The Eisenhower years, just west of the Alleghenies. A boyhood unsettled and shaped by surprises.
There followed an immediate fanfare of trumpets and the crack of the ringmaster’s whip. On cue, a score of circus hands in orange coveralls dashed out from both dugouts at once. They ran toward centerfield, converging on a flat-bed truck beside the wagons. Pit-crew-like, they swarmed over it, pulling off stacks of barred metal panels and linking them, one after another, into a gigantic circular cage. Two minutes more and a crimson canopy was stretched over the high center pole and the tops of the panels. In unison, like gandy dancers, they staked it to the ground all around.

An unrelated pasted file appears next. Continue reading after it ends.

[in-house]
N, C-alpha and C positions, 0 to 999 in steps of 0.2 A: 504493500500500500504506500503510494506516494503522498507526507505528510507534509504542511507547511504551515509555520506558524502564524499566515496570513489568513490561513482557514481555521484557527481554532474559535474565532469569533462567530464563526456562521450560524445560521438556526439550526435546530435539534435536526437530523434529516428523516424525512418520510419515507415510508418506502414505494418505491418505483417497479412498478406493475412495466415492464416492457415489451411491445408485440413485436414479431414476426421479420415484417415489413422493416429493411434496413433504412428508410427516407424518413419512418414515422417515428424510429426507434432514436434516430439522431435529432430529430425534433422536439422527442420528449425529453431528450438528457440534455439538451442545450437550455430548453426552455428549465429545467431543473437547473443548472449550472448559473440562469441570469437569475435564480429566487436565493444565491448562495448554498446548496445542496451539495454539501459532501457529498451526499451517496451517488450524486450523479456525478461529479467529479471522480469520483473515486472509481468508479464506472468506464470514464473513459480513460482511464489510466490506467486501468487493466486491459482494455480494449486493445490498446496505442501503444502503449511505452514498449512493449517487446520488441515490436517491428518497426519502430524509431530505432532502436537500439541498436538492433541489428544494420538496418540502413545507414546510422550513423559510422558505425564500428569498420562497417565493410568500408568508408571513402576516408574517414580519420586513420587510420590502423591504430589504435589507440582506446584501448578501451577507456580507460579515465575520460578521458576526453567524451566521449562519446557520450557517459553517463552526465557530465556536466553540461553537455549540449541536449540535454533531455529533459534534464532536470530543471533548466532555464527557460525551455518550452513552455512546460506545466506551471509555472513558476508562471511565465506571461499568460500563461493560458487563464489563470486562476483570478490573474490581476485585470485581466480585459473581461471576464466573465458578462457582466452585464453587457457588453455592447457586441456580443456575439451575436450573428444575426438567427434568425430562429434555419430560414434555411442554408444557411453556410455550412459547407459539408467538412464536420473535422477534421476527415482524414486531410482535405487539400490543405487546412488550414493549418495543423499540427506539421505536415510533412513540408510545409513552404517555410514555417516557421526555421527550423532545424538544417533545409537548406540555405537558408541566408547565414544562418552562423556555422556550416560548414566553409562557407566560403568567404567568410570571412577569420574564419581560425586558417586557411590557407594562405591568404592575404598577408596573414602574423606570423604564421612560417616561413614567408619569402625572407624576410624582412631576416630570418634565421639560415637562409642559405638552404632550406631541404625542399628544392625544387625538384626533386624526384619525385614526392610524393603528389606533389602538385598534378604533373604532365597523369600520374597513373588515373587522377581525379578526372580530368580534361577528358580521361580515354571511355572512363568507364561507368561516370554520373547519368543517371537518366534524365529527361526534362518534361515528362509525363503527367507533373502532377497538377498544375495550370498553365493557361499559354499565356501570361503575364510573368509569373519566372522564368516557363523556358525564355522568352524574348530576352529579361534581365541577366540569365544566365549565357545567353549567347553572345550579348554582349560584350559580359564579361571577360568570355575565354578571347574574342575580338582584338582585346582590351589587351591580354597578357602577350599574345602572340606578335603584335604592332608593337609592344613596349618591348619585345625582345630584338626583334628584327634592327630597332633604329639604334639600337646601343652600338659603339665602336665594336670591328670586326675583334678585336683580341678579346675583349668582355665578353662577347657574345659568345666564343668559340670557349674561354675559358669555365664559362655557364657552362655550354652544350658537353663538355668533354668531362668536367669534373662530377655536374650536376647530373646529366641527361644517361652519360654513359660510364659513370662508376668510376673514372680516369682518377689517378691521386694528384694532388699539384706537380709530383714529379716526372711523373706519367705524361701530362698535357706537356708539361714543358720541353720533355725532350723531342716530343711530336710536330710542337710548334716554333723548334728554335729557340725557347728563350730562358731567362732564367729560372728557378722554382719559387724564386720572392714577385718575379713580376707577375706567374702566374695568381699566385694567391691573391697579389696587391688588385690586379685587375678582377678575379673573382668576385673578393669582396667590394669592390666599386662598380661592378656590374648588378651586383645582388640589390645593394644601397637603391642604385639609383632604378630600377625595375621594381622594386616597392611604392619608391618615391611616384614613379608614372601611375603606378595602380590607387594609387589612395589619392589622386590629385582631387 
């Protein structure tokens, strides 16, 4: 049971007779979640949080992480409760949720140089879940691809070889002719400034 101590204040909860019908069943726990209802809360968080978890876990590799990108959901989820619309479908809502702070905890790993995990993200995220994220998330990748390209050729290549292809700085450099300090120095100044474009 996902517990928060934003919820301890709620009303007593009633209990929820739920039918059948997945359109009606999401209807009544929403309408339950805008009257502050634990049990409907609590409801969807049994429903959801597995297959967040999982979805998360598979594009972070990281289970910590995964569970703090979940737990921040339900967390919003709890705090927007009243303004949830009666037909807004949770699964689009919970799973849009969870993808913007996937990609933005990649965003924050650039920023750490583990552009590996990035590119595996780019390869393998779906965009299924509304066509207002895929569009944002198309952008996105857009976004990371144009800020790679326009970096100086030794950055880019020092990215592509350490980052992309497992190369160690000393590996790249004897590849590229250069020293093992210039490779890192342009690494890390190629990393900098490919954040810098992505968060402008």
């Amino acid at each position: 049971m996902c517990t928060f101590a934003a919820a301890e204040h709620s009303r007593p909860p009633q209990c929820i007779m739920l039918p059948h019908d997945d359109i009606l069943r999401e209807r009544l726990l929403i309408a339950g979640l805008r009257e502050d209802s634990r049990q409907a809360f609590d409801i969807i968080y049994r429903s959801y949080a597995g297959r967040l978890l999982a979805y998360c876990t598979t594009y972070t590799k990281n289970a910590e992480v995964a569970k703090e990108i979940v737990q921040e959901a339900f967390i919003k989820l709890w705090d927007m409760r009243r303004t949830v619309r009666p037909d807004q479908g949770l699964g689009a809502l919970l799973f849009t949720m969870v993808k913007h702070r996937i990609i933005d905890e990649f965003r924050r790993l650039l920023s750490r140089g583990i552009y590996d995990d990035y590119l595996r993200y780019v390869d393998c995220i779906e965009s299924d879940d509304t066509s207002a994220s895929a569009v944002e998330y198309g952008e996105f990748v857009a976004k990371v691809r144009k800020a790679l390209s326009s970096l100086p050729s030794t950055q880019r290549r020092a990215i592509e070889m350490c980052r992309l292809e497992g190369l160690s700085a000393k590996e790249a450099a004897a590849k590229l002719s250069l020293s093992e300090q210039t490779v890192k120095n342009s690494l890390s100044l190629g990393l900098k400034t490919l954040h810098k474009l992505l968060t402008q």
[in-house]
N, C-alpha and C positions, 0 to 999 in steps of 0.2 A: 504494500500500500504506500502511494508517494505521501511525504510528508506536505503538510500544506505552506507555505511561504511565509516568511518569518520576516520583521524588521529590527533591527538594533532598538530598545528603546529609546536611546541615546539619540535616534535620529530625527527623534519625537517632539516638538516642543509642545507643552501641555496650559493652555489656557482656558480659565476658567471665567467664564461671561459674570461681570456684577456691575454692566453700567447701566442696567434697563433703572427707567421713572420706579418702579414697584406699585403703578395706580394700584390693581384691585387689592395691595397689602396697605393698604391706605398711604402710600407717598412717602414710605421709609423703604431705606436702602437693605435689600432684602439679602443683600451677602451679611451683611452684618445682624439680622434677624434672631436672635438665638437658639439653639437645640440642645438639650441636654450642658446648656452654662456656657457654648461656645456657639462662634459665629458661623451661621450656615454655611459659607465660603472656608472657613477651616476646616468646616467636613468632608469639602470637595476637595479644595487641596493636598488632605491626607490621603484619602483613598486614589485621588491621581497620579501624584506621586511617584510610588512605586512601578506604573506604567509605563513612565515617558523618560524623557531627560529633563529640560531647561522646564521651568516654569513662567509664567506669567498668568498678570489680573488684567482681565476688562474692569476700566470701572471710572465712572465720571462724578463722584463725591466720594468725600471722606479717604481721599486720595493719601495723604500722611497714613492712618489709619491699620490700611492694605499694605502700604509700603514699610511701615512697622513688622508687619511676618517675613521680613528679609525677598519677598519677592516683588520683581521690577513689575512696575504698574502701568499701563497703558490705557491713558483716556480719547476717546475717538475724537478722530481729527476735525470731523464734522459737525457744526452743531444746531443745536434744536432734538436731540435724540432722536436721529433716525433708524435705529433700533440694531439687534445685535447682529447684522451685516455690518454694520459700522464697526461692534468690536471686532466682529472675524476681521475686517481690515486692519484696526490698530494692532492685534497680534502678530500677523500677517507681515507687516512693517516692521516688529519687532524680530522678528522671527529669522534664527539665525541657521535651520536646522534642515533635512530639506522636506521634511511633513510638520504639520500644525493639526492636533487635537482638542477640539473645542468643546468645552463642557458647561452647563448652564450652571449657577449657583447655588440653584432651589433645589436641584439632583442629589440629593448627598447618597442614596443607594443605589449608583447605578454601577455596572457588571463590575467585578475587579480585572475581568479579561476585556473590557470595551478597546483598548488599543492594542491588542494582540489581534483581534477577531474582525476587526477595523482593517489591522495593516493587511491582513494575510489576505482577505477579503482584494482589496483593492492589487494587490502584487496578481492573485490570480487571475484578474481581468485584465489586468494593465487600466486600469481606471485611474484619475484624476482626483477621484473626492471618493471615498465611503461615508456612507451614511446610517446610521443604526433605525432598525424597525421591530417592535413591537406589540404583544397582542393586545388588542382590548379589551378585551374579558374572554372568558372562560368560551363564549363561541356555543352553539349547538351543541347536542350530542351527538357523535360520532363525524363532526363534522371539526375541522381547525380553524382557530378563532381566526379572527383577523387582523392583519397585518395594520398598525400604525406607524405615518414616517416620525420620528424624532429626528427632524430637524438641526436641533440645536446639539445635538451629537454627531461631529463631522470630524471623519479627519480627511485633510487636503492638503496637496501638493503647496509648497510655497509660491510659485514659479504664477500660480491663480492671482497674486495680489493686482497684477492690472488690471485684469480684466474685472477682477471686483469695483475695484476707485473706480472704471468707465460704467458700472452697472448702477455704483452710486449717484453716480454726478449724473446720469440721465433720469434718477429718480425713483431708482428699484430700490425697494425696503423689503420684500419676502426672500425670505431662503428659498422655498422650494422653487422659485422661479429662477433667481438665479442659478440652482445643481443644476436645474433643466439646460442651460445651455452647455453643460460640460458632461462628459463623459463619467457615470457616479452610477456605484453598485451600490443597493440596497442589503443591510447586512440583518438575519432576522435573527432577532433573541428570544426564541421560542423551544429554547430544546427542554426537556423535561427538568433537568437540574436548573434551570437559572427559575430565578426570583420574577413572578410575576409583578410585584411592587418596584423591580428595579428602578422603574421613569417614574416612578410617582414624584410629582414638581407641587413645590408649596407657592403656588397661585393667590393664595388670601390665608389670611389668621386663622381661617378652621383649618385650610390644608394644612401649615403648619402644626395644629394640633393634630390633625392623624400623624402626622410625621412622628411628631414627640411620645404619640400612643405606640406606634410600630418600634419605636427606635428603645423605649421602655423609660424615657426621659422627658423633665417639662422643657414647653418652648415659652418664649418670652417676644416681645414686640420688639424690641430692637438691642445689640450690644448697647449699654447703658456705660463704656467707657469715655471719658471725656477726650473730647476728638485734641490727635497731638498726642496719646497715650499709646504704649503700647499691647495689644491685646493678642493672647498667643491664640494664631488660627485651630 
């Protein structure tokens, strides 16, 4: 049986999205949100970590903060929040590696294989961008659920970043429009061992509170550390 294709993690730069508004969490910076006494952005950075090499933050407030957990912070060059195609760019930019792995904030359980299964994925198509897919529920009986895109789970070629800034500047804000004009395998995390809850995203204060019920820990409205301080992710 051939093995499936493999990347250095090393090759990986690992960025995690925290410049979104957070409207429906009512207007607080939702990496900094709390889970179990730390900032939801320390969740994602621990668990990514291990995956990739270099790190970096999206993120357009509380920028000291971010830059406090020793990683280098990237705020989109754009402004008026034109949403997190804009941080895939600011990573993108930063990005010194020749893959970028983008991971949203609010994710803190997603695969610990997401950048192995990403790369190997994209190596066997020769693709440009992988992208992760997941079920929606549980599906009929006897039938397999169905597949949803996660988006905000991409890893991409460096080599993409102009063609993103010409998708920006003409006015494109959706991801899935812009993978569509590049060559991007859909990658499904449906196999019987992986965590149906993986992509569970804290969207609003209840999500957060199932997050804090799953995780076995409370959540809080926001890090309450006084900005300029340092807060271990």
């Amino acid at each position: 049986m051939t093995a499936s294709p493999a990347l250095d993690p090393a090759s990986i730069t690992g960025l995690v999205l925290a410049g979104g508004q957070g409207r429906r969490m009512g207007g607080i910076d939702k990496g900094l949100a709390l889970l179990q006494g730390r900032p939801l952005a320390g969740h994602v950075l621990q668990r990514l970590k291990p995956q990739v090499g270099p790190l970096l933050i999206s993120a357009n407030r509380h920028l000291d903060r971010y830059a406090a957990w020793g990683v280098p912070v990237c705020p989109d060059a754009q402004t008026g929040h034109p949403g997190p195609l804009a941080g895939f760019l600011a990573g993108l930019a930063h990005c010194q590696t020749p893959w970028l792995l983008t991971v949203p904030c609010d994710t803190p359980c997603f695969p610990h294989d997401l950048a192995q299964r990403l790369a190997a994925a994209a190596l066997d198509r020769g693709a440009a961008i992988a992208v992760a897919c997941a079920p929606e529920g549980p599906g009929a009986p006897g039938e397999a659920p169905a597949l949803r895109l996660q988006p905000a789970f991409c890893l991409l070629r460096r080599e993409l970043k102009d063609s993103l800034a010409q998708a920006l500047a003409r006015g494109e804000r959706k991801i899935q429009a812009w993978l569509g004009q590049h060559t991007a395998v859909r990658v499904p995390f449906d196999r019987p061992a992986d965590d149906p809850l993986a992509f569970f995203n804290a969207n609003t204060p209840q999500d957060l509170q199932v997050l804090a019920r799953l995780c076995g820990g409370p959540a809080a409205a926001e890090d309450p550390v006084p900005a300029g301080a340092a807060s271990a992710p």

Again the trumpets blared and the whip snapped. A man of middle height in a silver jumpsuit strutted out from the first-base side, stopping and turning to face us from the back of the infield. With his neatly trimmed moustache, he looked foreign to me, English perhaps.
“That’s the lion tamer,” my father whispered.
"In six sharply realized sketches of life in a younger America, Ikeler captures the defining moments of a childhood -- those indelible moments that seem to orchestrate everything that is to come."
– Charles Wilcoxen | Portland, ME